True, but there are exceptions. Johnson was a mid-season trade so that's not comparable. The trades to see as templates for a Santana deal would have to be the Pedro deal of 1997, the Schilling deal of 2003, and the Beckett deal of 2005. Santana's more valuable than Schilling and Beckett were at the time, but he's less valuable than Pedro was at the time.
   27. Amit Posted: October 30, 2007 at 12:35 PM (#2599895)
I remember Jose being not very good at second, but also not very good at short initially. He held down the position - the reason the experiment failed was that Matsui was horrible. If Matsui had been as advertized, and Jose's hitting had come around half as well as it did in 2006, nobody would call it a failure.

"Why in the world would you move a great defensive SS off of the position to accomodate a poor defensive SS, which there's little question older, bigger Alex Rodriguez would be?
"

Because the new SS happens to hit like Alex Rodriguez.
   28. Amit Posted: October 30, 2007 at 12:38 PM (#2599896)
"The trades to see as templates for a Santana deal would have to be the Pedro deal of 1997, the Schilling deal of 2003, and the Beckett deal of 2005. "

Hampton 2000 works too. Stros got Cedeno, Dotel & a scrub.
   29. cercopithecus aethiops Posted: October 30, 2007 at 12:53 PM (#2599904)
The Mets should put Rodriguez at first and Delgado behind the plate. :)
   30. BDC Posted: October 30, 2007 at 01:02 PM (#2599909)
AROD as a FA signing would improve any team he goes to, even if that team had Mike Schmidt and Honus Wagner imported from the distant past and having MVP seasons every year at third and short. If you're a manager handed AROD, you deal with it happily. These hitters will still hit a ton no matter where they play in the field, after all. It's simply an embarrassment of riches.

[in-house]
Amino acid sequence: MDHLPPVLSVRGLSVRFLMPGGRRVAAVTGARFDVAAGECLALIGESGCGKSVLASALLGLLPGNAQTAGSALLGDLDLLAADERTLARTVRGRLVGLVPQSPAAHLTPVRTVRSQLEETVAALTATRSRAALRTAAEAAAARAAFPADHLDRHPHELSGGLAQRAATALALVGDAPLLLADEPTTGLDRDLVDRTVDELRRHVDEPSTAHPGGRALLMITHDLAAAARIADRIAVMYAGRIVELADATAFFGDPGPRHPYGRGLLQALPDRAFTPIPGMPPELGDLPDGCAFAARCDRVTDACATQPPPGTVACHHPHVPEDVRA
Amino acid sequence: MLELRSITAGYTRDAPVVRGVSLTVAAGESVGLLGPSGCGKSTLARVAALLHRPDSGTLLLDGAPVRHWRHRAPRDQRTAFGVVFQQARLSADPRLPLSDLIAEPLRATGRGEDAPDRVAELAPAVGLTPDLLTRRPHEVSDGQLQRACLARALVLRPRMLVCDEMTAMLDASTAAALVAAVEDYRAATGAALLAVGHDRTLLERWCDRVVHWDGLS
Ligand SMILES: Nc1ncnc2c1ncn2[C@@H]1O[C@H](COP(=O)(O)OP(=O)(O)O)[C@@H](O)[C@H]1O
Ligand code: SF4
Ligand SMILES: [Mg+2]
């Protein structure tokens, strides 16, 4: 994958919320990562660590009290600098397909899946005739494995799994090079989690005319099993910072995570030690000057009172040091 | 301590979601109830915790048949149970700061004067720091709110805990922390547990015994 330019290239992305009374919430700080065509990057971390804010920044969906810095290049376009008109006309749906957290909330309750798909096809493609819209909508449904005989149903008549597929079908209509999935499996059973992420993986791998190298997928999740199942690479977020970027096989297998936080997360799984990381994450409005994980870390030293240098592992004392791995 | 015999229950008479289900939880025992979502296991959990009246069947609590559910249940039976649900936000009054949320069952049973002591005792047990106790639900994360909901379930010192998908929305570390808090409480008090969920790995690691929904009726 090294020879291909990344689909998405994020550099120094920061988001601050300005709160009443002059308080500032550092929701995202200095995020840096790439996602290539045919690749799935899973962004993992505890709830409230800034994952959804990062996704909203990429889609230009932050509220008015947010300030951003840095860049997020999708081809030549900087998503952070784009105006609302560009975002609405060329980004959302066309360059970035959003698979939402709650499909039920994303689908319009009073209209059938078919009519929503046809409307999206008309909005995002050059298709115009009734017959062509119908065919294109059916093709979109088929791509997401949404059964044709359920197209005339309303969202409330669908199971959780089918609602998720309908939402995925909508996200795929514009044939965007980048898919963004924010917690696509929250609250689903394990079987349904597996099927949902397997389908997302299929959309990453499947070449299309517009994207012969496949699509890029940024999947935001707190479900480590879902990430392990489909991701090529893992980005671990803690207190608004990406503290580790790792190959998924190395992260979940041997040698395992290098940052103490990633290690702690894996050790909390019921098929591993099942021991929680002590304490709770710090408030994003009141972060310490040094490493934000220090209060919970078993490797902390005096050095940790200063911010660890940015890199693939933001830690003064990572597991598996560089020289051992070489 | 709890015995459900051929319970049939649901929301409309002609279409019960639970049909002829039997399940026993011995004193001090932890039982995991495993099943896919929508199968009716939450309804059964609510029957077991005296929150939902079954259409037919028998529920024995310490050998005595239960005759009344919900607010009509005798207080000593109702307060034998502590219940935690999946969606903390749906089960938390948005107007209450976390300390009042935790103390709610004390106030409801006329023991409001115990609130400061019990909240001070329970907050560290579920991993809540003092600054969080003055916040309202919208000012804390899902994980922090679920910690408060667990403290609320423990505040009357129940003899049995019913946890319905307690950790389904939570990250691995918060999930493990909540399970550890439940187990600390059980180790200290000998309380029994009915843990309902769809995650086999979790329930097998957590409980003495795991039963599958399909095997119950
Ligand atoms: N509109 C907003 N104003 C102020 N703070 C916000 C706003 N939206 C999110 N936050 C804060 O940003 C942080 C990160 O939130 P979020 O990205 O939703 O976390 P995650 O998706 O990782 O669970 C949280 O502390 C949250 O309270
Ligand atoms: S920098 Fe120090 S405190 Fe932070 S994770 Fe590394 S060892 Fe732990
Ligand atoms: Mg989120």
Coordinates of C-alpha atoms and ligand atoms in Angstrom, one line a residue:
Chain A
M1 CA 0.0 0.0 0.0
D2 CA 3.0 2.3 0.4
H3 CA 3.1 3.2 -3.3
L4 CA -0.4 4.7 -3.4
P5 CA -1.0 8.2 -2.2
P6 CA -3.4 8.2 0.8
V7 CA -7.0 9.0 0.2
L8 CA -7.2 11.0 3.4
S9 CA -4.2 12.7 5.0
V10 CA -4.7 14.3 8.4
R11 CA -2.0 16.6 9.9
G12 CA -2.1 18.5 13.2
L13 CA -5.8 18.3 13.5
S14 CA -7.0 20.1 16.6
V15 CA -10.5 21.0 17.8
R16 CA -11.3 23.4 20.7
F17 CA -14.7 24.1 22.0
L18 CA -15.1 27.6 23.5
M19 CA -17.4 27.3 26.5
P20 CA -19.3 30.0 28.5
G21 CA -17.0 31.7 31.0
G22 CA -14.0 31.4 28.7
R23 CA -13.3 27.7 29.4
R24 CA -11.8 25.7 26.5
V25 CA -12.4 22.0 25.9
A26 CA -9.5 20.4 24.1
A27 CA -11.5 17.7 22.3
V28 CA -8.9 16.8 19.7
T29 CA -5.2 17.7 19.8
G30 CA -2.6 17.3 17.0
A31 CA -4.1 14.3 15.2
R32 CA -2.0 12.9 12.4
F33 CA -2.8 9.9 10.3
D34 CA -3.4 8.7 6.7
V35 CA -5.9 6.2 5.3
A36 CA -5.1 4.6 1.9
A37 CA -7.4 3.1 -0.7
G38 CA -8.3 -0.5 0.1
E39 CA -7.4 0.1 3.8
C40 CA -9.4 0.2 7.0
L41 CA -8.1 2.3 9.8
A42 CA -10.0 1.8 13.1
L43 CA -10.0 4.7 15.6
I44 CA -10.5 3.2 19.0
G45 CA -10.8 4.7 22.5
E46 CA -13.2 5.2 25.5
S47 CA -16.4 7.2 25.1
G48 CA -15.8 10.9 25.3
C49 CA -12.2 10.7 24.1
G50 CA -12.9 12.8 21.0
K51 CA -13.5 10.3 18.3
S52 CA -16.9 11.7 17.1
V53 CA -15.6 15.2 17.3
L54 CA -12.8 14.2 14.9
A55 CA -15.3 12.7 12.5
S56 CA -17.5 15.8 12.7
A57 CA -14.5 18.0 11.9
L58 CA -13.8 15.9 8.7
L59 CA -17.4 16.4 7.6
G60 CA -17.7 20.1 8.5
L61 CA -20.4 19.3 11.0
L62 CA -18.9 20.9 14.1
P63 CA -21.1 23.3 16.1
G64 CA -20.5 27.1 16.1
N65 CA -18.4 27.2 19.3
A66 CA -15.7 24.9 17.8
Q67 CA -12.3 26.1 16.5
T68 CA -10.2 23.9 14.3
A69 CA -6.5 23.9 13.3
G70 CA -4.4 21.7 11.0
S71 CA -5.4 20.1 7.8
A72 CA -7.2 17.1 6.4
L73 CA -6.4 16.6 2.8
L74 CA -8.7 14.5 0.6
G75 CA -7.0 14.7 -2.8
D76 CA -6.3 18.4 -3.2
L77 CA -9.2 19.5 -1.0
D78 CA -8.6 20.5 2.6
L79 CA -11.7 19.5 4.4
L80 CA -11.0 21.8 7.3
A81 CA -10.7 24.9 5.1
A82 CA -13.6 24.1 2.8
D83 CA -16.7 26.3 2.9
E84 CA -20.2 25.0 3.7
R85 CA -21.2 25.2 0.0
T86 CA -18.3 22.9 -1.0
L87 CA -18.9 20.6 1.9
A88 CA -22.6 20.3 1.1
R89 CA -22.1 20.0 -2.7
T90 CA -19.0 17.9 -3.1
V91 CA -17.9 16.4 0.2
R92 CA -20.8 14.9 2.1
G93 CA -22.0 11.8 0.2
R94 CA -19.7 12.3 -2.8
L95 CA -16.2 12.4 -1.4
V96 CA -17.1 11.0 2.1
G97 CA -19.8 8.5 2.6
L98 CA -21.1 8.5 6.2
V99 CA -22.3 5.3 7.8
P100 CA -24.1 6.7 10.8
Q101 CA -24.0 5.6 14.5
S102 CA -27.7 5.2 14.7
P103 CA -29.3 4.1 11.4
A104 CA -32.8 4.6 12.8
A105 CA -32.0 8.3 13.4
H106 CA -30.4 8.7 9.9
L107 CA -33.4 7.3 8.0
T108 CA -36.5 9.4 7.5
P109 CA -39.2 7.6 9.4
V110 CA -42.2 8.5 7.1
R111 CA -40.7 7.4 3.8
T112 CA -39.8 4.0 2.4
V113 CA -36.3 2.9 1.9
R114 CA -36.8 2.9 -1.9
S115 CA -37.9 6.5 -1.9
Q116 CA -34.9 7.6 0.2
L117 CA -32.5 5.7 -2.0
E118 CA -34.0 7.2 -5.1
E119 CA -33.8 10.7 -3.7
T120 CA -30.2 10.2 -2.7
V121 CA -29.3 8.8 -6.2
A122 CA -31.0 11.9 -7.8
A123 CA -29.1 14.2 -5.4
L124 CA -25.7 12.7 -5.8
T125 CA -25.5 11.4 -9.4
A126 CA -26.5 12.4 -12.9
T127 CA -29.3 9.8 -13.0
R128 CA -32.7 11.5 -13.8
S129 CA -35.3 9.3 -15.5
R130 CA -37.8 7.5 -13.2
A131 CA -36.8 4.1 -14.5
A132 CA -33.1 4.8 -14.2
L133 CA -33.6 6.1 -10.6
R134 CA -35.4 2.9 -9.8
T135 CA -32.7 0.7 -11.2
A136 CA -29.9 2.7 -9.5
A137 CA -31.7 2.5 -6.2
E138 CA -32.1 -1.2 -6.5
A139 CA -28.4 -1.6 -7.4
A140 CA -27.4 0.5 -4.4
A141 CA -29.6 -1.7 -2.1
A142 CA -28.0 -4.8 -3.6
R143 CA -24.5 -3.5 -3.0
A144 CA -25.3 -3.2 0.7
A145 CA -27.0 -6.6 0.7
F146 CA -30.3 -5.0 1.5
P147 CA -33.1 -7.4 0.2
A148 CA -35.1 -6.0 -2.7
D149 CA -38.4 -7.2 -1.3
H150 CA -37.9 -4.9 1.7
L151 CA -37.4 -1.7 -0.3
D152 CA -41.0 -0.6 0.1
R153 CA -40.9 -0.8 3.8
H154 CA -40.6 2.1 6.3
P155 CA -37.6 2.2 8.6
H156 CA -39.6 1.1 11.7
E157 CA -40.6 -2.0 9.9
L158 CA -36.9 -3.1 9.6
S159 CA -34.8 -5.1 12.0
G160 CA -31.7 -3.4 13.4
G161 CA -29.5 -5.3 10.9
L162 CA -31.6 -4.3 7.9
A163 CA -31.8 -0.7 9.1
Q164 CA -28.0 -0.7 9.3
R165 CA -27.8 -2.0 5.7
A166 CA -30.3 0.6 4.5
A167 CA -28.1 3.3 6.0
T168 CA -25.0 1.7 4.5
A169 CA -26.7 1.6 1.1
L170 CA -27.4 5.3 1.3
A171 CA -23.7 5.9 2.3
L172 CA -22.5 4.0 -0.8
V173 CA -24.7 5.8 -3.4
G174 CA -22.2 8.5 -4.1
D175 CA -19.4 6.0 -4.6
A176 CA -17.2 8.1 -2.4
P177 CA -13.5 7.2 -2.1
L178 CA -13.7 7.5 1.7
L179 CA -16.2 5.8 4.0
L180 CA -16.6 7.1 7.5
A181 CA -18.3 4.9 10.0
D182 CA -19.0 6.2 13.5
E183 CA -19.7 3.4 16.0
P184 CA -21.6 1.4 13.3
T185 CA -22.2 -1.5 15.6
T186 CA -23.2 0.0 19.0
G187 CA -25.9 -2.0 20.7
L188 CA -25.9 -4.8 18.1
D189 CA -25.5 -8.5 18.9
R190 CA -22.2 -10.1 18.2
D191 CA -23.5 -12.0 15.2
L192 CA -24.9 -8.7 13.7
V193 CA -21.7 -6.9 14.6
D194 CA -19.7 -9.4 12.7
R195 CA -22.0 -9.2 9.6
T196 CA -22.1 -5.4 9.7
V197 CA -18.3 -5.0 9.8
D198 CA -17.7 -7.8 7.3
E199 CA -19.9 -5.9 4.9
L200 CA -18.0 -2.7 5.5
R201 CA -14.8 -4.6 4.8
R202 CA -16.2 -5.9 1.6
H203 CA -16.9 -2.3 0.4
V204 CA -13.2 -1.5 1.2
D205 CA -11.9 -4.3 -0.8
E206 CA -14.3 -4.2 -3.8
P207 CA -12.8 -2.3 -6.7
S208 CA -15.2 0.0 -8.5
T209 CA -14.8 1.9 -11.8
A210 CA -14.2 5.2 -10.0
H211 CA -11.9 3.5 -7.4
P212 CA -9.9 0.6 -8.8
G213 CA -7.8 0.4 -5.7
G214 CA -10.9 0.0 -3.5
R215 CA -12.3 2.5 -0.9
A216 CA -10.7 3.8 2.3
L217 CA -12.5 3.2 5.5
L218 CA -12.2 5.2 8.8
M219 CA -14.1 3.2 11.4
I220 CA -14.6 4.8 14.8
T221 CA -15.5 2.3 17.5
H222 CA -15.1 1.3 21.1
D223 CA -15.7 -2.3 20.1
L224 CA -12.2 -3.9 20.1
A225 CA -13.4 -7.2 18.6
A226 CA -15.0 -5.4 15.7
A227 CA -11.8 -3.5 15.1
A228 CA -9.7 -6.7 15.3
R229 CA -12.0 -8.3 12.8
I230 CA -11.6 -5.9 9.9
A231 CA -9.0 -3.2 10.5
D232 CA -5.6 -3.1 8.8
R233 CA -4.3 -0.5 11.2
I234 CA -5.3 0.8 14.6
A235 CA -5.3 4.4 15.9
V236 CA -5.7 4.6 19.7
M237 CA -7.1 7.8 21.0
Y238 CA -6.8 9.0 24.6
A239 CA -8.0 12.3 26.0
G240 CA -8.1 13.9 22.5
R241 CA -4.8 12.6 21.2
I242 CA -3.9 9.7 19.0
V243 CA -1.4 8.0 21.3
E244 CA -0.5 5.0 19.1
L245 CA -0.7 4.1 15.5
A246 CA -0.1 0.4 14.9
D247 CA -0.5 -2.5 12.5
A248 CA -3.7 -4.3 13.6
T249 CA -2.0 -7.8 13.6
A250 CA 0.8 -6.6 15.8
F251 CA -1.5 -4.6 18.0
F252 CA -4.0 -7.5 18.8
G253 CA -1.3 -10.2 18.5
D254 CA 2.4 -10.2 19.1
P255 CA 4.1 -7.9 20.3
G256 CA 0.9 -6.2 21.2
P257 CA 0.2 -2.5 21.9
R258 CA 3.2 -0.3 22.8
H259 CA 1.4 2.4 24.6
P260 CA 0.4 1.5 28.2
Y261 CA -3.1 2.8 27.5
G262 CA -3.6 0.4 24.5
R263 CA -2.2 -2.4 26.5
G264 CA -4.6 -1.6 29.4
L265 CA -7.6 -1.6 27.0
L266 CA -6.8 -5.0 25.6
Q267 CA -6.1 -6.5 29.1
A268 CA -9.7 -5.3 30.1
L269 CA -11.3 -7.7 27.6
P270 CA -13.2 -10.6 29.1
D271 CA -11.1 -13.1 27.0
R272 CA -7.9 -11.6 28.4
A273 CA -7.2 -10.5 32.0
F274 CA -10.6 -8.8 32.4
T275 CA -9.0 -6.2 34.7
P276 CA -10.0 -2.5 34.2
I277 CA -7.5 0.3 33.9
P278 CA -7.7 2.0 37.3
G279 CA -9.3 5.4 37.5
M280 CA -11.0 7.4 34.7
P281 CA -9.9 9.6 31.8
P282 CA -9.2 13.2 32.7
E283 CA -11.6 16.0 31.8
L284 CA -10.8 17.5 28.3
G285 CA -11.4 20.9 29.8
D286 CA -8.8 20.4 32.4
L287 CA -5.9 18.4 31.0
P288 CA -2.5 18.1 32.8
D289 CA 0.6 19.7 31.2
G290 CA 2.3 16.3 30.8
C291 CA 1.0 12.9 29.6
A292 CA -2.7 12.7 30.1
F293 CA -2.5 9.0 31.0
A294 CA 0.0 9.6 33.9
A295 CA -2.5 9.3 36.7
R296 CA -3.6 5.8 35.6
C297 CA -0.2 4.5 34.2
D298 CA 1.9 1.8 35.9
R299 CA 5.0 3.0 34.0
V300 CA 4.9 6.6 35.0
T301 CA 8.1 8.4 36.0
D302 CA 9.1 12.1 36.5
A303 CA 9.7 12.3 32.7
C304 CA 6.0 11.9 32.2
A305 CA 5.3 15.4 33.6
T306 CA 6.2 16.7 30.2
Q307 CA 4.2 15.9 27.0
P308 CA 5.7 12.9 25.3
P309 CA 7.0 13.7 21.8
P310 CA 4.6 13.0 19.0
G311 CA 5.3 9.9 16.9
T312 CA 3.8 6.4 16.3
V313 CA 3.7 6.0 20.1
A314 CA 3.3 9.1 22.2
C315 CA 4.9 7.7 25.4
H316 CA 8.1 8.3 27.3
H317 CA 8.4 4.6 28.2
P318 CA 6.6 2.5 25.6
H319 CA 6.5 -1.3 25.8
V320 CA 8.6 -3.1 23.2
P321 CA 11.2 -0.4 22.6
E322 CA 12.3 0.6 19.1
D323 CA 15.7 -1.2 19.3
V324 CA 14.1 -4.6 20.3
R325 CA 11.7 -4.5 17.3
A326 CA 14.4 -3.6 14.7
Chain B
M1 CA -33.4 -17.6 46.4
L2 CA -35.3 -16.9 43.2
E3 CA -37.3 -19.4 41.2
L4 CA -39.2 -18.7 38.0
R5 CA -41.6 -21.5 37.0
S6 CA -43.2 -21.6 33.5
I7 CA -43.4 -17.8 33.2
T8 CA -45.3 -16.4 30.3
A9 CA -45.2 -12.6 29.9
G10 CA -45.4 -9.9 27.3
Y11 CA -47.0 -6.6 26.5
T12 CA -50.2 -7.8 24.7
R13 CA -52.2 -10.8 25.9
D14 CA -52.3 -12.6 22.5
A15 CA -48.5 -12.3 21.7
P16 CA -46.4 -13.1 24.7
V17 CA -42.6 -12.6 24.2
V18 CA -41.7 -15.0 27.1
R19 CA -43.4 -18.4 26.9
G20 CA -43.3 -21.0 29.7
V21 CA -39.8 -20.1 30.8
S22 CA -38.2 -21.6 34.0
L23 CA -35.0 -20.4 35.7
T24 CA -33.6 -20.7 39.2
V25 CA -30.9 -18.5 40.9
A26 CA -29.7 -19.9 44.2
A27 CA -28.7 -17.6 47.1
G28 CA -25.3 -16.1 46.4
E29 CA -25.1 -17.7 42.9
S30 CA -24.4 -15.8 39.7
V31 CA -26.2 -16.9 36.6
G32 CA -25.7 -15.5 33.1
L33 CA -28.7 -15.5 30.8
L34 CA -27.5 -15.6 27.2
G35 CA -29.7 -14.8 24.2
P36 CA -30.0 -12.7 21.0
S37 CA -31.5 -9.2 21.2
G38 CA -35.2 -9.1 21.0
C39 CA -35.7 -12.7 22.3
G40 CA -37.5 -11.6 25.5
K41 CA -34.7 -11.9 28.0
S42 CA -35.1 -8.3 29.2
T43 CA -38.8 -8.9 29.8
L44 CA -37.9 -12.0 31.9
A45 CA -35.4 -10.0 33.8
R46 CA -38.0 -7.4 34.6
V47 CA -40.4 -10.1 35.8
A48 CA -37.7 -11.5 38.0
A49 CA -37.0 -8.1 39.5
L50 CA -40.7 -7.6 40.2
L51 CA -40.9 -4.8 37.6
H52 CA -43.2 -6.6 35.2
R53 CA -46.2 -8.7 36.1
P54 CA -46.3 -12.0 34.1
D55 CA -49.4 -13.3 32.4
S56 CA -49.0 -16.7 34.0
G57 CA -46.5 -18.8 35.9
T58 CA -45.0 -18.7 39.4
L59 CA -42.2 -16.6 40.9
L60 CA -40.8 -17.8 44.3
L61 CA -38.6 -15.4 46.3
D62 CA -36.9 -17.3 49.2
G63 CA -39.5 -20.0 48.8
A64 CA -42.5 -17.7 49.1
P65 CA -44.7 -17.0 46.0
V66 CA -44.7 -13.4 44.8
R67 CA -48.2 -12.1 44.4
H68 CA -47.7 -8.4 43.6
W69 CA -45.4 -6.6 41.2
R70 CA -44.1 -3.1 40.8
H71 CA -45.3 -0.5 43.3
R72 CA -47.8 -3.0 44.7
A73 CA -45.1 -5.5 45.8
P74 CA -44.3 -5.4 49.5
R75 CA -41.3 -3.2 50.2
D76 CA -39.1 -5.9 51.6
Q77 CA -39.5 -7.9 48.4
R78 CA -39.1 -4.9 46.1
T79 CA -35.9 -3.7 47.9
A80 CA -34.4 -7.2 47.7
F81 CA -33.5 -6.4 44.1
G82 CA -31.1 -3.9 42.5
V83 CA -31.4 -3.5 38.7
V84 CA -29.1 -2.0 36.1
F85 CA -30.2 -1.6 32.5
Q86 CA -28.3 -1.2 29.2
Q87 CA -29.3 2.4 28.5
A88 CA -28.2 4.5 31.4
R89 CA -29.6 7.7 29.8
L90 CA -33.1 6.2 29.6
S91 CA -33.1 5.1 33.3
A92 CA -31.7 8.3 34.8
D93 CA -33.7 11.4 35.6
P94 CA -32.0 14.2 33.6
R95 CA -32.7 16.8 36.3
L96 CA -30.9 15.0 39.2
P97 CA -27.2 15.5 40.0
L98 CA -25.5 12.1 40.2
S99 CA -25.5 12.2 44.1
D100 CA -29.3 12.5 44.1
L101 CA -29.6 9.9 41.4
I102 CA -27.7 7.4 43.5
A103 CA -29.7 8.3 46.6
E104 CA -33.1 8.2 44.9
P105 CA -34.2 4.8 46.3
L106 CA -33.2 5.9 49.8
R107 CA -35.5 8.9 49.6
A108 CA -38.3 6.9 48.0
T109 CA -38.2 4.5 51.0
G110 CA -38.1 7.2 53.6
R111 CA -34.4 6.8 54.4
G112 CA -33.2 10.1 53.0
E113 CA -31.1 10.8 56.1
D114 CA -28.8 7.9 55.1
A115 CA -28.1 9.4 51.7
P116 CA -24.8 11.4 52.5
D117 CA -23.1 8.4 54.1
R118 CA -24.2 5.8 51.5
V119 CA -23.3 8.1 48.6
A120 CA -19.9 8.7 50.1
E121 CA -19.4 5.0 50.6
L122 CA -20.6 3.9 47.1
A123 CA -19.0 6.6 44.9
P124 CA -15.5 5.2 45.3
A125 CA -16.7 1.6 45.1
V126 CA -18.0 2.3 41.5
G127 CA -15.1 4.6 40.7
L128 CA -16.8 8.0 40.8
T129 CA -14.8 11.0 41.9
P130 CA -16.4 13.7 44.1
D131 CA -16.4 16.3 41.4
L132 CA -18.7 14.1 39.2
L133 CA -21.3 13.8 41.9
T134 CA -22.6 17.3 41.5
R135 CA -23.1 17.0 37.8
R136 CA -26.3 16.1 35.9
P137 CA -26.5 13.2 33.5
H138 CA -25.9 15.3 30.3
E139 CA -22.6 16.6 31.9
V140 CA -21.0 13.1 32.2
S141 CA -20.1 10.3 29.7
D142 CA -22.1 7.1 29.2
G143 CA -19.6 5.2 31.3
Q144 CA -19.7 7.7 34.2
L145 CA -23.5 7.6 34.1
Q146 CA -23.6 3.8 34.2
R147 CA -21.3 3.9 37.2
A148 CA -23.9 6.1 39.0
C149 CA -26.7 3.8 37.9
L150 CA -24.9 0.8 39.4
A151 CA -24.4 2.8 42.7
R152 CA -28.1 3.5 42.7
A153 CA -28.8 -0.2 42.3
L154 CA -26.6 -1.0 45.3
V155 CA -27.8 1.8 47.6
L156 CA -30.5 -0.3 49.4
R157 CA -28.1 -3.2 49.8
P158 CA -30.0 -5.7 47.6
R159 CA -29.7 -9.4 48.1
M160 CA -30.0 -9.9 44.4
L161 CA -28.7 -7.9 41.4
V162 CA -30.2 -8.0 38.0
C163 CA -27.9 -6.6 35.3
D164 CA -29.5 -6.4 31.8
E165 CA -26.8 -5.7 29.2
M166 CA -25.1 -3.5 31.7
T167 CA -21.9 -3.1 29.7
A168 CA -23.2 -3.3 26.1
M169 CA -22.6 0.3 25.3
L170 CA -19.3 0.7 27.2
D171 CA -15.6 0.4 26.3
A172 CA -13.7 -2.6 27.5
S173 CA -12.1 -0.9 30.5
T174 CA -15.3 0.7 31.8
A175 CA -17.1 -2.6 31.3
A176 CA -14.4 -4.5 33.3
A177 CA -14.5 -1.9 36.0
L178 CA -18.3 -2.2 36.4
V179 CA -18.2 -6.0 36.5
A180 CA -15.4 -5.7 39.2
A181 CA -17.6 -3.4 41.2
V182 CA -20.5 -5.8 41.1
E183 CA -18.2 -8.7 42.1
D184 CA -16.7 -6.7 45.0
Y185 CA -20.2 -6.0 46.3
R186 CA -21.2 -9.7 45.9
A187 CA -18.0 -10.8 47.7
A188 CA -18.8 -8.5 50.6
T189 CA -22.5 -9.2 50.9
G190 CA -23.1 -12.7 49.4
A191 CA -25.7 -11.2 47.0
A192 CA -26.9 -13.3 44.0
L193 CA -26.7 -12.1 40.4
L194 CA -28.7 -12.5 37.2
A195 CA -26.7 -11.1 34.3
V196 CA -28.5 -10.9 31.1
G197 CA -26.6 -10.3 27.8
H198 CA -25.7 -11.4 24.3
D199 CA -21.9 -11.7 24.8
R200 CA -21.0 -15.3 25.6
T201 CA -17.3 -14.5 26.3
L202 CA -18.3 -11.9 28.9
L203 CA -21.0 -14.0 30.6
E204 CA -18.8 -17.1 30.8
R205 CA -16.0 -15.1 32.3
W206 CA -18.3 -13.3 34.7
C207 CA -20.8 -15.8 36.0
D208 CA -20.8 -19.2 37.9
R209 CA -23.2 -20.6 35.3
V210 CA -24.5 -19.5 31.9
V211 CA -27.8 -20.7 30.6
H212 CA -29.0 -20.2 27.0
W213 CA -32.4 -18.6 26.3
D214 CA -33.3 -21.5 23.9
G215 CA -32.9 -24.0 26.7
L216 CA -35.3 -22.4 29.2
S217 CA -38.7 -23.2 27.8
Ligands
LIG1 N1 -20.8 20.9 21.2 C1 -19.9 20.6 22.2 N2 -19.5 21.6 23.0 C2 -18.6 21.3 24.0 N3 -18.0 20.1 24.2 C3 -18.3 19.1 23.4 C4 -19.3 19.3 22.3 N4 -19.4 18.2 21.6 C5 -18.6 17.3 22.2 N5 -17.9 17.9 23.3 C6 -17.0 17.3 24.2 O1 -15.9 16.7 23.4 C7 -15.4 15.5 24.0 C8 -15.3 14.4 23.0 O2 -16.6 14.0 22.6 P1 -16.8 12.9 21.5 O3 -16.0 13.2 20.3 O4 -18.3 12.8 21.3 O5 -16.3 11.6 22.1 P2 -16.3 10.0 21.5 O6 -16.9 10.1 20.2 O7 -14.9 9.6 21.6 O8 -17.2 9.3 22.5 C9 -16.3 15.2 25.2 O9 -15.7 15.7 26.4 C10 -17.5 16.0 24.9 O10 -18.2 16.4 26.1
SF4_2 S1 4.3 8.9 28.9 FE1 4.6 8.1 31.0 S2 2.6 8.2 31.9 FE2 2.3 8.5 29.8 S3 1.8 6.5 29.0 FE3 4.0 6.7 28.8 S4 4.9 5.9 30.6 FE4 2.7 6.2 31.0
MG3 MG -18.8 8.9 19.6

Whether he'd improve the Mets 10/300 worth or whatever outrageous salary he'll command is a whole nother issue, though.
   31. The District Attorney Posted: October 30, 2007 at 01:02 PM (#2599910)
moving Wright off of third would be likely to piss Wright off
That's not quite the impression I get from this:
But to persuade A-Rod to come to Shea, Wright says simply, "I'd have to switch [positions]."

And where, exactly, would the displaced Wright play?

"Anywhere," he said matter-of-factly.
Look, he's a choirboy. His attitude is the least of the problems here.

I would trade Reyes for Santana; in fact, if the Mets did sign A-Rod, that'd be my Plan B on how to accommodate everybody (Plan A would be moving A-Rod to 1B or OF, and Plan C would be moving Reyes to 2B or Wright to 1B or OF.) I certainly understand why one would oppose it (although overwrought "I'll never root for the team again if it happens!!" prose pieces don't impress me at all.) If you don't re-sign Johan, it's awful, and even if you do re-sign him, you're paying him fairly as opposed to getting Reyes cheap... I do understand that logic. However, you don't ultimately win by getting players cheap. The ultimate purpose of getting some players cheap is so you have the money available to pay fair value for the superstars, for instance, the best SP in baseball.

In the end, I think it depends on what you end up thinking of Reyes. If you think he is settled in at 350 OBP/450 SLG and that's pretty much what he's going to do going forward, then you're probably willing to sacrifice that, even if you're getting it cheap, in order to bring in Johan Santana. And that's what I think, personally. If you think Reyes is likely to be a Jeter/Yount/Trammell type, then having that at an undervalued contract is solid gold and you're probably not letting it go.

But really, the whole thing is dippy. The Mets are not gonna spend absurd money on A-Rod, when he is the worst fit for their roster of any team in baseball, and when it could be a complete PR disaster if the slightest thing goes wrong (and "not winning the World Series" could easily end up qualifying as "something going wrong" in this context.) And I don't think they're acquiring Santana either, although I'm sure they're at least kicking it around. I don't think they see Reyes as tradeable, and I don't think they want to trade the entire farm system, and under those conditions, I don't think you can get it done.
   32. Jay Is Simply Without Words Today... Posted: October 30, 2007 at 01:11 PM (#2599915)
Wallace Matthews is the Ann Coulter of sports columnists, only dumber and with his invective aimed at Mets fans instead. *yawn*
   33. cercopithecus aethiops Posted: October 30, 2007 at 01:12 PM (#2599916)
Look, he's a choirboy.

Yeah, except that he uses the f-word like a comma. Didn't you watch the 2006 HR Derby?
   34. Dudefella Posted: October 30, 2007 at 01:49 PM (#2599955)